HBO’s ‘I Know This Much Is True’ Cast Talks the Importance of Generosity in the Variety Streaming Room

Ellise Shafer

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For all involved in the making of HBO limited series “I Know This Much Is True,” one word continues to come up when describing the filming process: generosity.

This was the word of the hour during the Variety Streaming Room Q&A with writer, director and executive producer Derek Cianfrance, executive producer and star Mark Ruffalo and cast members Kathryn Hahn, Rosie O’Donnell, John Procaccino, Philip Ettinger and Archie Panjabi.

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“I don’t think there was a cast member or a crew member that didn’t give everything of themselves. It’s their complete heart, soul, mind, spirit, body, health, everything,” Cianfrance said.

Based on the 1998 novel of the same name by Wally Lamb, “I Know This Much Is True” follows identical twin brothers, Dominick and Thomas Birdsey, the latter of which is a paranoid schizophrenic who has been in and out of mental hospitals for most of his adult life. As Dominick attempts to get Thomas out of an asylum, he relives their relationship and the family trauma they both endured.

With the subject matter came an intense artistic environment. In order to let the actors flourish, Cianfrance said he encouraged them to draw on their own personal family issues and lead with their instincts instead of closely following a script.

“The instigation I gave to all the actors is like, make it alive, make it real, make it true, make it messy, get it wrong, because maybe the wrong is going to be what I use,” Cianfrance said. “Maybe, you know, let’s not try to play for results. Let’s try to play for the pureness of the experiment.”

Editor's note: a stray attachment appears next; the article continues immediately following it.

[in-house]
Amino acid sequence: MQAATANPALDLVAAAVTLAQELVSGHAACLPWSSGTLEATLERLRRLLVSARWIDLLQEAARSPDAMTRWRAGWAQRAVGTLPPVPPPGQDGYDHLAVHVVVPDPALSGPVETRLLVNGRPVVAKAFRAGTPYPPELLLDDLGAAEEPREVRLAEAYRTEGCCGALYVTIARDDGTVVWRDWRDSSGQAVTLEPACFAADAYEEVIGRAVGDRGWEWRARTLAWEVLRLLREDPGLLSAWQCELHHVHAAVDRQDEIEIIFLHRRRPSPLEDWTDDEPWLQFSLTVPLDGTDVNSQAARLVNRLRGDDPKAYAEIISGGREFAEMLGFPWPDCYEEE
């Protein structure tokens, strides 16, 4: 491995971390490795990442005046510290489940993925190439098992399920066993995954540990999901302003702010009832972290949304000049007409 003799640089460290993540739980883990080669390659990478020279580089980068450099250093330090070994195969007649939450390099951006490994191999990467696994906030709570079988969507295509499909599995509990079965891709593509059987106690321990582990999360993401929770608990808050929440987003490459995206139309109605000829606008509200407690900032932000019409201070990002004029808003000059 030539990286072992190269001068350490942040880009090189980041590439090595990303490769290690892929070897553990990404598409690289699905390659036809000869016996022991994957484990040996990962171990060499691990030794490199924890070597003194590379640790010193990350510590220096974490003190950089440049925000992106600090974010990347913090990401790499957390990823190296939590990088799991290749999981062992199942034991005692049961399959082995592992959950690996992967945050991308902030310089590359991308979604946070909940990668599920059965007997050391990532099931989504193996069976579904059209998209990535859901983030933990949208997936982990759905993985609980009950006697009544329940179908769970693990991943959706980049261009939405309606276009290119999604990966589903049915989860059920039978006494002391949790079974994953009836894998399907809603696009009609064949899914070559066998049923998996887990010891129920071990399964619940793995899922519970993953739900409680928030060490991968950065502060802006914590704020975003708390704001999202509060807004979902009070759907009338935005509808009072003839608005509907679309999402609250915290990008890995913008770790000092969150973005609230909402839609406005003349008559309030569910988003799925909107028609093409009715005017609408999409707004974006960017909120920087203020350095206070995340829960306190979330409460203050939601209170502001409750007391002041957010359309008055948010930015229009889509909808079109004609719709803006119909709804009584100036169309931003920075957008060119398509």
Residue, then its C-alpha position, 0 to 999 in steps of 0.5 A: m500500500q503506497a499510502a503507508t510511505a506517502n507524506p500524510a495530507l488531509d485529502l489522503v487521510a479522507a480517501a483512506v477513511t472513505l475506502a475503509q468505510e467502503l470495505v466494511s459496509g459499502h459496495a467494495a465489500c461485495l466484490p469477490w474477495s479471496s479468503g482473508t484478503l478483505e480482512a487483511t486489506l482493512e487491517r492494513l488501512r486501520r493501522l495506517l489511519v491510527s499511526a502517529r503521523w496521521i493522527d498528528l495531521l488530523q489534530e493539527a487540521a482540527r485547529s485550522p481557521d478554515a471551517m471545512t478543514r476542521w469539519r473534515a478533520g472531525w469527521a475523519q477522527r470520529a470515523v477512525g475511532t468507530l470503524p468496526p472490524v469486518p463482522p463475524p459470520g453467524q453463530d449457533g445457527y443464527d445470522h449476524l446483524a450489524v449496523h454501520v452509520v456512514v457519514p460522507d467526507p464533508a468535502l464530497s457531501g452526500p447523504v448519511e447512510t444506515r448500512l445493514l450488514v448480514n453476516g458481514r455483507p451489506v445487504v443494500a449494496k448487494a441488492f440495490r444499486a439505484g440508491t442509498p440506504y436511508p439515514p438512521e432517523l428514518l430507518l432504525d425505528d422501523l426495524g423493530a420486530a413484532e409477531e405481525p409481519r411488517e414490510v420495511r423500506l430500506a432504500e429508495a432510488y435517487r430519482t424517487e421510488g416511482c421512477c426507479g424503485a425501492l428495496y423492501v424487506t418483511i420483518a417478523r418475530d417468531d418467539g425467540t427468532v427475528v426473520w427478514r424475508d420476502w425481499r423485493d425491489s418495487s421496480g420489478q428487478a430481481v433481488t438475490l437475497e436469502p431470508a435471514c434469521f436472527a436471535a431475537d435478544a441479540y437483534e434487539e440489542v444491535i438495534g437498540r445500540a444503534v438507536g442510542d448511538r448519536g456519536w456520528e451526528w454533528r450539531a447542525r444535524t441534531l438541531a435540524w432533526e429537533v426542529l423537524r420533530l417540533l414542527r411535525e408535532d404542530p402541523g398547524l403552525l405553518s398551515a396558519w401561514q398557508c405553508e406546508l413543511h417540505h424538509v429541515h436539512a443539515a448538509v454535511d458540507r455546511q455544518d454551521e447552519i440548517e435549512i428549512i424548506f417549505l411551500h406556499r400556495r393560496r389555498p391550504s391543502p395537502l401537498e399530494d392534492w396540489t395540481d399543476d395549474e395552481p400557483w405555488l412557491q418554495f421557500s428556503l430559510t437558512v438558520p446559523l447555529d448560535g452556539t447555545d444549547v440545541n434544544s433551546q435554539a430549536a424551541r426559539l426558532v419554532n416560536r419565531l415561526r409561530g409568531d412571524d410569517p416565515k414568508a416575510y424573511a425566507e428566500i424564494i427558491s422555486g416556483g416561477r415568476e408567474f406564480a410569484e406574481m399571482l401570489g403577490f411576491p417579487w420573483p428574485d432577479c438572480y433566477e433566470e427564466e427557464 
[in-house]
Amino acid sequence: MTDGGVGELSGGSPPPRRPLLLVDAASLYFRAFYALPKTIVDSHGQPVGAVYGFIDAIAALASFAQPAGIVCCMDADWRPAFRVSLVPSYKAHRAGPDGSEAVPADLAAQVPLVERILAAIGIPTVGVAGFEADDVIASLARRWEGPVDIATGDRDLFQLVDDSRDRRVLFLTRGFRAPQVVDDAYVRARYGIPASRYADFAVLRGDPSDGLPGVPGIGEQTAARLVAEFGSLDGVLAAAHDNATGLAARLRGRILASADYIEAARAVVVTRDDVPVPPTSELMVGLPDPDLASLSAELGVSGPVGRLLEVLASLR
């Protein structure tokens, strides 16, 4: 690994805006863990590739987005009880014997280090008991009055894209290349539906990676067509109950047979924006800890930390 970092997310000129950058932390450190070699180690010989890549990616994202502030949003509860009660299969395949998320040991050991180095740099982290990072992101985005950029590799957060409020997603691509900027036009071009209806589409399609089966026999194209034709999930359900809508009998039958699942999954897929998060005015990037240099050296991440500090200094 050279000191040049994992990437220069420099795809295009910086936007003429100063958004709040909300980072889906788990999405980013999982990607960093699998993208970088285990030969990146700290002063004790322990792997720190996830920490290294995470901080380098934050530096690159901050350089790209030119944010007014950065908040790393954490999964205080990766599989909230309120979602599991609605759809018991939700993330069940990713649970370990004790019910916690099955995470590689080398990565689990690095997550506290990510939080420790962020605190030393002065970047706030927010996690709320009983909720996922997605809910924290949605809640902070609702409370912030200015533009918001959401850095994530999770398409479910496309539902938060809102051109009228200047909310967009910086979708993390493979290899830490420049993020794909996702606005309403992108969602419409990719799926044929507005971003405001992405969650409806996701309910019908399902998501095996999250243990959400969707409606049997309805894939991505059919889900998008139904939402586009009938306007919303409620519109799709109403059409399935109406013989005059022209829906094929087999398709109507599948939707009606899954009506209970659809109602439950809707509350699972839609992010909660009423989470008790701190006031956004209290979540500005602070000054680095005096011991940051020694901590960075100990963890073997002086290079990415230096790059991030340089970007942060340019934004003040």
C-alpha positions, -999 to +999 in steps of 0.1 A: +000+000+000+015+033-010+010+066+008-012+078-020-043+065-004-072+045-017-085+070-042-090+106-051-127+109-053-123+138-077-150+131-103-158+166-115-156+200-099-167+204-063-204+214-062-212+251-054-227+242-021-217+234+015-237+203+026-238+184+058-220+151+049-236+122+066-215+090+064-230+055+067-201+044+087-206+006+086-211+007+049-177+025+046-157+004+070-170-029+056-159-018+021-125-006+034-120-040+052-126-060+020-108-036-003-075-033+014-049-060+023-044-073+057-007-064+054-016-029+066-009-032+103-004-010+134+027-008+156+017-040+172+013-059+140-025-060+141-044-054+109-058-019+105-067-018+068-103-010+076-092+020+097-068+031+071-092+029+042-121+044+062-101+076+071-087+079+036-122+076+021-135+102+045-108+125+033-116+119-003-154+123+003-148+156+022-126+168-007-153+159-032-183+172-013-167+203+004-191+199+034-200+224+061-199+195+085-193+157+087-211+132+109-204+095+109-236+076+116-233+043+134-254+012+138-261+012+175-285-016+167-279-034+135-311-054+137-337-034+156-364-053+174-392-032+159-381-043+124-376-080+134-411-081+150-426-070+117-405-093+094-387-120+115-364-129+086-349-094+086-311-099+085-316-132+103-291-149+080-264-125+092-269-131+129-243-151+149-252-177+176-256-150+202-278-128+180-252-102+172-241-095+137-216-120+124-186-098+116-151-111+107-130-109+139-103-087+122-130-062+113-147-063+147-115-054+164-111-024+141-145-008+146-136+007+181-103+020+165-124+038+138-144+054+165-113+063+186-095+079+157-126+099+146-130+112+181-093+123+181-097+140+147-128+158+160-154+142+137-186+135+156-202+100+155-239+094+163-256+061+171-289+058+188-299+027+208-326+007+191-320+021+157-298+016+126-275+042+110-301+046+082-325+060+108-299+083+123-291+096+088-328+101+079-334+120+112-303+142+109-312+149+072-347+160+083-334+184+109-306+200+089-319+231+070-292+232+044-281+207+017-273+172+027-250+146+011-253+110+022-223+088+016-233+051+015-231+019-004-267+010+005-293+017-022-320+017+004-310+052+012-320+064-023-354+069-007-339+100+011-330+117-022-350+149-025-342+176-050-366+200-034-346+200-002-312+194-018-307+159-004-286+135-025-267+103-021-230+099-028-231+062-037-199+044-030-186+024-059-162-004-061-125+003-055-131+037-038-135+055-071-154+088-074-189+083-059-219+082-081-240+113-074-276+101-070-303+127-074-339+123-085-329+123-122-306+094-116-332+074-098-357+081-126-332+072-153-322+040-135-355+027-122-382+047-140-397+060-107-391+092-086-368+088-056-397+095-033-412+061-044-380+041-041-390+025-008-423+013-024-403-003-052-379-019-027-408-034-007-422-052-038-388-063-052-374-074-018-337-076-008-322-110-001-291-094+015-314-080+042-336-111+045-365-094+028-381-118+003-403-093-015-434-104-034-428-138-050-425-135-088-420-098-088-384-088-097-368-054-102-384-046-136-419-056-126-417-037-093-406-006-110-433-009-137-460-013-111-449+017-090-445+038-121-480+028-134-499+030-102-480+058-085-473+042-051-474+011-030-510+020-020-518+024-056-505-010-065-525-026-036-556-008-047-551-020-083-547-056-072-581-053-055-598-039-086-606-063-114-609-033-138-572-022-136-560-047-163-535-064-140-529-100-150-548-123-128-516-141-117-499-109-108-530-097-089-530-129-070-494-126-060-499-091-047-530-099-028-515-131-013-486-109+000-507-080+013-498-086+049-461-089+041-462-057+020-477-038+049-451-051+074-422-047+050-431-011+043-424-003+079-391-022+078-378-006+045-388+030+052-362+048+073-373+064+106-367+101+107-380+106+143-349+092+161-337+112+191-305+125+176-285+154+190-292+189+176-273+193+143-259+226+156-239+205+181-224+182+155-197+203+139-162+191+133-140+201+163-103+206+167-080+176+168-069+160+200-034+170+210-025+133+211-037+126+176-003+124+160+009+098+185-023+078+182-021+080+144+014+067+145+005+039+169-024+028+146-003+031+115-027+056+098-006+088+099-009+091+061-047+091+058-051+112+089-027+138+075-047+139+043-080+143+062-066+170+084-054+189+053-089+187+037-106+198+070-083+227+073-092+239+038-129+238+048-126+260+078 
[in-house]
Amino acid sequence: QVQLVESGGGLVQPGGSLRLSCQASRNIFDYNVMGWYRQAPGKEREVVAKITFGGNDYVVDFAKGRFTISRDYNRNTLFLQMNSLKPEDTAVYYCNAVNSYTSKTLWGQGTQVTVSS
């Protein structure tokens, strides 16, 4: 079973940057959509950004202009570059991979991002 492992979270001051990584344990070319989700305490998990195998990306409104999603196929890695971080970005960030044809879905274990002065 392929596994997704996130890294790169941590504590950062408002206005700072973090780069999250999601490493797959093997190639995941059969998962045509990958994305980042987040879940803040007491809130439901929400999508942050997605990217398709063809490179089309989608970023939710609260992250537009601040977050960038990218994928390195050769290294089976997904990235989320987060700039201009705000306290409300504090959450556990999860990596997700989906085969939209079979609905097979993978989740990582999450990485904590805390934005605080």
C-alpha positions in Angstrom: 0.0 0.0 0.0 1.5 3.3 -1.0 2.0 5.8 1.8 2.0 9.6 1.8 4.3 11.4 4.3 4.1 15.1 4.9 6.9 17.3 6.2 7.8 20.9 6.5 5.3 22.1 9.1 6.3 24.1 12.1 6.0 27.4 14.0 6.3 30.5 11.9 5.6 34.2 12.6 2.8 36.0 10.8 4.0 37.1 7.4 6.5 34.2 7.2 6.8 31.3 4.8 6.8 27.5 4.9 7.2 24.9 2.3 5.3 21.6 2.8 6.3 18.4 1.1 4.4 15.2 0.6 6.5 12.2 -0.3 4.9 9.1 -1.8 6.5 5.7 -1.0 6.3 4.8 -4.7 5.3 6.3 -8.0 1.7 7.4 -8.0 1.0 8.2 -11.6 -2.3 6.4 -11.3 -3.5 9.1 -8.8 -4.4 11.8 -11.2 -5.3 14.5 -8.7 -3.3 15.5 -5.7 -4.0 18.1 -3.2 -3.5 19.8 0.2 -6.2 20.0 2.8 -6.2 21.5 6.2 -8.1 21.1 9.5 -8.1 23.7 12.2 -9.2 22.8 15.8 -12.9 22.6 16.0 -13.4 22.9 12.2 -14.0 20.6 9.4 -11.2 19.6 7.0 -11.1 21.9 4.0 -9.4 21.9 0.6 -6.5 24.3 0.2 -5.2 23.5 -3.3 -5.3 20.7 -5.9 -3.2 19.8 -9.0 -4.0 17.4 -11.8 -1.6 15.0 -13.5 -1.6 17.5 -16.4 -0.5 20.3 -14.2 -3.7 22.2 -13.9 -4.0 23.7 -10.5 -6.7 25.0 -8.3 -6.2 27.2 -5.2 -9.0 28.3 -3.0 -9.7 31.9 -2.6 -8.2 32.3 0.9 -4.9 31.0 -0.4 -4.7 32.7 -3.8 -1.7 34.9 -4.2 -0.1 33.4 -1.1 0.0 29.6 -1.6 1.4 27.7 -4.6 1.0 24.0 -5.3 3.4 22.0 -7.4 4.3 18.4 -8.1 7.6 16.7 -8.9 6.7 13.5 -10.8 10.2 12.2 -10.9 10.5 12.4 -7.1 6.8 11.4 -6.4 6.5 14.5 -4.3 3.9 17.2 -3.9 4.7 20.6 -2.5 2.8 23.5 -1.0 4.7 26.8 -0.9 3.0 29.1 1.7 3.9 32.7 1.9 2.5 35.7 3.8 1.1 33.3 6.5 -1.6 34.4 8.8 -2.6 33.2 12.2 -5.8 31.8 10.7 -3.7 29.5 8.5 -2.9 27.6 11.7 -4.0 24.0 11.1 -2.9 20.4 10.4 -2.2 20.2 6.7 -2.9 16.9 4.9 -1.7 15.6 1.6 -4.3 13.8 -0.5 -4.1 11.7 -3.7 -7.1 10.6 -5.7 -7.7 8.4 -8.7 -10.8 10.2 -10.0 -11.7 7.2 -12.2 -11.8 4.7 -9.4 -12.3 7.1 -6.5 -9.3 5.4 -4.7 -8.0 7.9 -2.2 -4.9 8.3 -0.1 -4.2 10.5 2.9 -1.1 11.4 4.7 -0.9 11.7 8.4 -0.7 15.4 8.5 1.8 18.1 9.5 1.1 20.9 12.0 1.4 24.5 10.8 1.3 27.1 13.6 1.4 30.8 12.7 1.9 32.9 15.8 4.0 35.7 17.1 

Ruffalo agreed, saying the personal experiences everyone brought to the show are what made it feel so real.

“All I can say is that this was one of the greatest experiences I’ve ever had as an actor, as a filmmaker, with this group of people who brought so much of themselves and the dignity and the grace in their own beings, their own experience, their lived experience to this project,” Ruffalo said.

O’Donnell, who plays social worker Lisa, said Cianfrance truly helped to foster an inspiring environment on set by trusting the actors to make their own decisions.

“I think what makes him so remarkable as a director is he genuinely trusts the actors and asks for what he needs in the most gentle and supportive way,” O’Donnell said. “It was by far my best experience of ever doing any kind of artistic project since I’ve been an adult. I felt loved and cared about.”

One way Cianfrance helped to kindle emotion was by hiring trained actors to full-on act during scenes involving Dominick and Thomas, who were both played by Ruffalo in the present-day and by Philip Ettinger in flashbacks.

“It was a stroke of genius because normally someone would be reading the lines off camera or you’d have a stand-in reading it,” Ruffalo said. “They’d do a serviceable job, but to bring a really great actor on stage who was so committed 100%… to play against was remarkable.”

Hahn, who plays Dominick’s ex-wife Dessa on the show, said everyone’s willingness to give, compromise and play off of each other greatly contributed to the authenticity of the project.

“I just keep thinking of the word generosity. I’ve never had an experience in my life that felt so generous from every department,” Hahn said. “The metaphor of being a supporting character never felt so true. My whole being just felt like I wanted to support this on a project level and on an actor level, just because of the material, because of what we were trying to say.”

Watch the full discussion below, moderated by Variety‘s Cynthia Littleton.

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